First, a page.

• Farrier: Up to £30 for trimming and £85 for shoeing per visit

  • Dental care: £50 to £70 per visit

  • Deworming: £10 to £15

Most of these costs are similar to that of other breeds – with the exception that your Clydesdale horse might eat a bit more than other horses due to its larger size.

Are They Easy to Train?

Having a well-trained horse is the dream of any horse owner. But, novice riders and owners will have to put in the effort if they want an easy going riding horse.

Luckily Clydesdales are very intelligent and love working with their humans. Despite its large size, your Clydesdale is likely to be a gentle horse.

With just a bit of patience and determination – and positive reinforcement – you will be able to train your gentle giant to be well-mannered and responsive.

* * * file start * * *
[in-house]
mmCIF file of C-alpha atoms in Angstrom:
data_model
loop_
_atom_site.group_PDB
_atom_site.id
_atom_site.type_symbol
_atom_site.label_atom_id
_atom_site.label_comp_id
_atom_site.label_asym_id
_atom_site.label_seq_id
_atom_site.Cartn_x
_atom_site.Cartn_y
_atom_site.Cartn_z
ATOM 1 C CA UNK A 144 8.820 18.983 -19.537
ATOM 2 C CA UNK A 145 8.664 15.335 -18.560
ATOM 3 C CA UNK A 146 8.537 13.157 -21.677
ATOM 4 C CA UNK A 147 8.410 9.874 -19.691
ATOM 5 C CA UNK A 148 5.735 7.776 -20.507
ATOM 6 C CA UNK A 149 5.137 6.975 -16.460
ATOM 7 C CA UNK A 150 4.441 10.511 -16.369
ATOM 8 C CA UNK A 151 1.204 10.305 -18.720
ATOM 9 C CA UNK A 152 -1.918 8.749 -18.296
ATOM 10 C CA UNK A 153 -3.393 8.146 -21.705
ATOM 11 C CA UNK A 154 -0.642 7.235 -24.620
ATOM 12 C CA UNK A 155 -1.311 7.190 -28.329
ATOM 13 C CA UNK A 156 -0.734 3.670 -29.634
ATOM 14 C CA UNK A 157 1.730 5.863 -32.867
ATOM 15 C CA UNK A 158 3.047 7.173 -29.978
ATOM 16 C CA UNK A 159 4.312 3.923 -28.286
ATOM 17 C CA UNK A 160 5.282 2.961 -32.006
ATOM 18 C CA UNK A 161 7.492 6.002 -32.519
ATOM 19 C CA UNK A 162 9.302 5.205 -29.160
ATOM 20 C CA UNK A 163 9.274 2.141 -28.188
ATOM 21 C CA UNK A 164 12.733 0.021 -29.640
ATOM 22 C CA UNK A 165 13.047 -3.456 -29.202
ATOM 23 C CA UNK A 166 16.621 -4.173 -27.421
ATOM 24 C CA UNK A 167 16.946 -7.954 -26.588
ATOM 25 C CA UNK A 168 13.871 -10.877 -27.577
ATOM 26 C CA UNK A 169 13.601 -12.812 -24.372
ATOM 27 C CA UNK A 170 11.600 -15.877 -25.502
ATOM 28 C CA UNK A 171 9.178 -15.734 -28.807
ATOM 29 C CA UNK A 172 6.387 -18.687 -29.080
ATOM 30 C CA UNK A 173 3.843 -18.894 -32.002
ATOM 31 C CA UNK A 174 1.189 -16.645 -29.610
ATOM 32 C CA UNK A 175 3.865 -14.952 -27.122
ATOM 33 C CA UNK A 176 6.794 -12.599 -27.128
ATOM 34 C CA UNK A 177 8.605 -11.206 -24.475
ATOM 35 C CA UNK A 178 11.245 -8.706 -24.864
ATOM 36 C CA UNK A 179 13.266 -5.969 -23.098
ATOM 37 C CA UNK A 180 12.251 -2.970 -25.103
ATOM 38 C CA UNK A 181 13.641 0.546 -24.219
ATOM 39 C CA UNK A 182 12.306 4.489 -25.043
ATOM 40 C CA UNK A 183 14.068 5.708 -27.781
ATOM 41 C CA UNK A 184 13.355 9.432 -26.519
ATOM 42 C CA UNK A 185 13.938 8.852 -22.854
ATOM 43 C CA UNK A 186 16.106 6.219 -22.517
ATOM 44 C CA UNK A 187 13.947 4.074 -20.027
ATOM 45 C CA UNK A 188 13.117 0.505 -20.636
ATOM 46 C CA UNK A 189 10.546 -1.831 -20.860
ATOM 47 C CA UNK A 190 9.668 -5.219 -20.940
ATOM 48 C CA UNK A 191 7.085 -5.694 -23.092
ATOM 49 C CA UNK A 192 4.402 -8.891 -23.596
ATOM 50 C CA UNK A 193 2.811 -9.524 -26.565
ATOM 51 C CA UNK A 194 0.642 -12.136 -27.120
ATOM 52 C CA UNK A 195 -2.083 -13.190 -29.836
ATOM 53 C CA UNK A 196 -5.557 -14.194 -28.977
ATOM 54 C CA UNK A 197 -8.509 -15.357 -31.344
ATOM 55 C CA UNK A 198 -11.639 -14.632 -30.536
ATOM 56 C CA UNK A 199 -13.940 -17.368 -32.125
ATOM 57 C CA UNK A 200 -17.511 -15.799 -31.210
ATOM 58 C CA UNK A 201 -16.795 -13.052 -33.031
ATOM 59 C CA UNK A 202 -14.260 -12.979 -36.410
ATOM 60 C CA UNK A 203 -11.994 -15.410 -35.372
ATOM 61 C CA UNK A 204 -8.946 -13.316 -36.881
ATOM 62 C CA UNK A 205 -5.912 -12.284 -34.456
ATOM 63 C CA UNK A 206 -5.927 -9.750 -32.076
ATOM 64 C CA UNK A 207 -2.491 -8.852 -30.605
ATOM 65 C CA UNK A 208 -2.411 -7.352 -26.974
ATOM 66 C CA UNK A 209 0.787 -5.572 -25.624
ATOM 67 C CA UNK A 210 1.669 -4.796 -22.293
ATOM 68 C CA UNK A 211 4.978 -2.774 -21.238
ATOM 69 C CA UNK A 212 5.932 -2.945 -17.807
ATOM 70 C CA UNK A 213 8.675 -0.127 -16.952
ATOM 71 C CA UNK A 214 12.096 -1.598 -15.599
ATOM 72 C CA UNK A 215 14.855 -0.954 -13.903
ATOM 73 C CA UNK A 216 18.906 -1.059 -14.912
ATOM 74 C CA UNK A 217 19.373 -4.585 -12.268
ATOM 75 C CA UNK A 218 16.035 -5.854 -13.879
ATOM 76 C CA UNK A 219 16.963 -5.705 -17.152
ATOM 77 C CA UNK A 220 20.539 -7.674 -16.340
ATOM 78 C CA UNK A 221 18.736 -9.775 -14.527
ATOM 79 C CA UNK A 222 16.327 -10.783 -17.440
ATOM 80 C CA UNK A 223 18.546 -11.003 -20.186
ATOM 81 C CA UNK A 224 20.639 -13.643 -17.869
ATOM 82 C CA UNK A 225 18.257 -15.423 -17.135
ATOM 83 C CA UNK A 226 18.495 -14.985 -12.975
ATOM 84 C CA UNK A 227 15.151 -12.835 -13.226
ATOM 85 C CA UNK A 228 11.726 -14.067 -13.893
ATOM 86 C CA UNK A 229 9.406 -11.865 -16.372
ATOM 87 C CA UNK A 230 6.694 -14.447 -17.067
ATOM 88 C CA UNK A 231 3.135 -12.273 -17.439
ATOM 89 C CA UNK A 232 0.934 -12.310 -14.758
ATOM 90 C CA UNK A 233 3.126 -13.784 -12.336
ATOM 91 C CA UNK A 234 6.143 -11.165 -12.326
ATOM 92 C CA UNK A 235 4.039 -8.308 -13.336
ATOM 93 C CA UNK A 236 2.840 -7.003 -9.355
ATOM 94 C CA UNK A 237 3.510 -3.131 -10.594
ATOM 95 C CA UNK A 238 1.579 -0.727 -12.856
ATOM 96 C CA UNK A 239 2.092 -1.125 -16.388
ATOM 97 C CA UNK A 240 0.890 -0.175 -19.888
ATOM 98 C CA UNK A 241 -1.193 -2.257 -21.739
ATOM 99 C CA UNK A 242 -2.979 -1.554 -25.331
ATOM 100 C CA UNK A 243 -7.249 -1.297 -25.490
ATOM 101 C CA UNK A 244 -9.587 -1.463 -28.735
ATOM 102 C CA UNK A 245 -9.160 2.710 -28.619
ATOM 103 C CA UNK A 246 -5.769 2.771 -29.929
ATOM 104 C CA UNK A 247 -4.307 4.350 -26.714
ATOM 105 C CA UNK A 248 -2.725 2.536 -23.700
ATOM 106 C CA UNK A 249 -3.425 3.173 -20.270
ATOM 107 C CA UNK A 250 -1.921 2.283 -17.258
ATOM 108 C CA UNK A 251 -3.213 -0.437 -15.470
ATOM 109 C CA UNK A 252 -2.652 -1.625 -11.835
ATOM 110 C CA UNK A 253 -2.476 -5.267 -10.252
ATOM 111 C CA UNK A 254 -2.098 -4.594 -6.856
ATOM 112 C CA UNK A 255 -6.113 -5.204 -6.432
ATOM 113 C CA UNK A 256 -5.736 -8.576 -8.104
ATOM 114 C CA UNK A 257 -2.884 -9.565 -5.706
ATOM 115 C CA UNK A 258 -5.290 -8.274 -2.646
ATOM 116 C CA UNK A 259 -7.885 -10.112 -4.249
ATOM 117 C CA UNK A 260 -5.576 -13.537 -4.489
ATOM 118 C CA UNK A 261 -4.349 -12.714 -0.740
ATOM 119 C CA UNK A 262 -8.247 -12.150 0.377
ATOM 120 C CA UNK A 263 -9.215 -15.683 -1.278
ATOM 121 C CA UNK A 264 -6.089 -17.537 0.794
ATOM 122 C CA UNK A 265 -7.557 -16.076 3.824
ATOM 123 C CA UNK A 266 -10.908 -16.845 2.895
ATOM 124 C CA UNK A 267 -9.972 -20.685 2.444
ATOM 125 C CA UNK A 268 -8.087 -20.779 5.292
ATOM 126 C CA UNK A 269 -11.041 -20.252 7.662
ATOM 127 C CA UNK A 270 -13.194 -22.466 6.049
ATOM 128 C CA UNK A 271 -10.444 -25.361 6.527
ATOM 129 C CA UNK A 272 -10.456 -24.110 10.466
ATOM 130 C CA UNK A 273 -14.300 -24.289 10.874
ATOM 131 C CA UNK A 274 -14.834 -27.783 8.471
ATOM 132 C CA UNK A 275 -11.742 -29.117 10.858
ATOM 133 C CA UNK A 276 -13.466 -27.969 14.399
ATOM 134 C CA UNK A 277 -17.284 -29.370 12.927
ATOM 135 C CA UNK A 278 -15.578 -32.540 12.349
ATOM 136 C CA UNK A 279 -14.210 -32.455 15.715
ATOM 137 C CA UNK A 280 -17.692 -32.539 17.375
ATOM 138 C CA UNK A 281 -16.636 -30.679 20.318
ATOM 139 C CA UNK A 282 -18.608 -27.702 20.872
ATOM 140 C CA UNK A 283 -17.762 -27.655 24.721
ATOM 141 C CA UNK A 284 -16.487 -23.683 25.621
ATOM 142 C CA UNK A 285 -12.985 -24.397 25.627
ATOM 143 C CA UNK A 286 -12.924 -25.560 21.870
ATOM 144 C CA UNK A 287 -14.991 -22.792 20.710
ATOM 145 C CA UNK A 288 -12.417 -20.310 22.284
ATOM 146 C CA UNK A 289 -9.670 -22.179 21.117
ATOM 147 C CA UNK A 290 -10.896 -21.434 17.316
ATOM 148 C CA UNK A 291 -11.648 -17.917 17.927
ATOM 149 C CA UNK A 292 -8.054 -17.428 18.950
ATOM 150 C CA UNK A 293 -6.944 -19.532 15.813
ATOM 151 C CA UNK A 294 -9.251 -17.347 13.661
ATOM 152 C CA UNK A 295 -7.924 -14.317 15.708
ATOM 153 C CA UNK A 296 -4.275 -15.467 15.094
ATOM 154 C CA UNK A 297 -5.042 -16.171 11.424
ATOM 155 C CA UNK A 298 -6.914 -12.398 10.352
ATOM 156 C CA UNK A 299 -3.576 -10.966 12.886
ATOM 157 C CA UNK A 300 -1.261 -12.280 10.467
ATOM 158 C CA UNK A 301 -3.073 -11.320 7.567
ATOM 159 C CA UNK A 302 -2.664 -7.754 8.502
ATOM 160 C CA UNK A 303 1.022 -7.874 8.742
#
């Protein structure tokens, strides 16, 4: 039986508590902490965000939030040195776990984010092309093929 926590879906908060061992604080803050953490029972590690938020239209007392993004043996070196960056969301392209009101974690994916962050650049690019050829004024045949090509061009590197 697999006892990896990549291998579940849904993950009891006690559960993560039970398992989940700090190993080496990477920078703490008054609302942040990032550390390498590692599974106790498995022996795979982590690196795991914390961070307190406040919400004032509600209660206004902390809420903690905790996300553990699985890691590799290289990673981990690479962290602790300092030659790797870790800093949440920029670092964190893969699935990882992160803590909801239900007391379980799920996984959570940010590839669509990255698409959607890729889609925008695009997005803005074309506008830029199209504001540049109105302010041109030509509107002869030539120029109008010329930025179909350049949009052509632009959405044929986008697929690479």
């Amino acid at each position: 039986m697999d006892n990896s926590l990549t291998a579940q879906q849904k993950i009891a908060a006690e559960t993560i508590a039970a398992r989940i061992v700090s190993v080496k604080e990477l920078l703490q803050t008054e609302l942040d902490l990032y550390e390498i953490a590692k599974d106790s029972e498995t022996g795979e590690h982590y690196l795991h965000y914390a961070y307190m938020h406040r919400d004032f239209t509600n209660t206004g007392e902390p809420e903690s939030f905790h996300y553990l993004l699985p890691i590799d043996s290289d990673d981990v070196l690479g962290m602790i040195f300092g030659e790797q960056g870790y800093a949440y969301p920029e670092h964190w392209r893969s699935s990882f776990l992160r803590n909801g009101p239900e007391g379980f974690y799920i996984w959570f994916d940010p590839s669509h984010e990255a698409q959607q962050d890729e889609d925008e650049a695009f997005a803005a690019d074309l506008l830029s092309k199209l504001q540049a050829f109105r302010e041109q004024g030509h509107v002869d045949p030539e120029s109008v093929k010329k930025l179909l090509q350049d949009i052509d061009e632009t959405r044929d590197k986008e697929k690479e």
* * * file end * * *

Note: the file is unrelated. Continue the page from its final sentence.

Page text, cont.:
The most important thing is to handle them every day. Even if it’s just to put them out and take them in.

Clydesdale Foal


What are the disadvantages of owning a Clydesdale horse?

Clydesdales are low-maintenance but can be prone to some health issues. The most common is obesity, especially when left to frolic in lush spring grass. They may also develop skin infections if their thick coats and feathering are not properly maintained.

What type of horse is good for beginners?

A draught-horse, like a Clydesdale, Shire Horse or Suffolk Punch, is a good horse for beginners. Their large sizes might be intimidating, but they are known as “gentle giants”.

What is the maximum weight of a rider a Clydesdale can carry?

Each horse is different, but generally speaking, a Clydesdale can carry a max of 158 kg (350 pounds).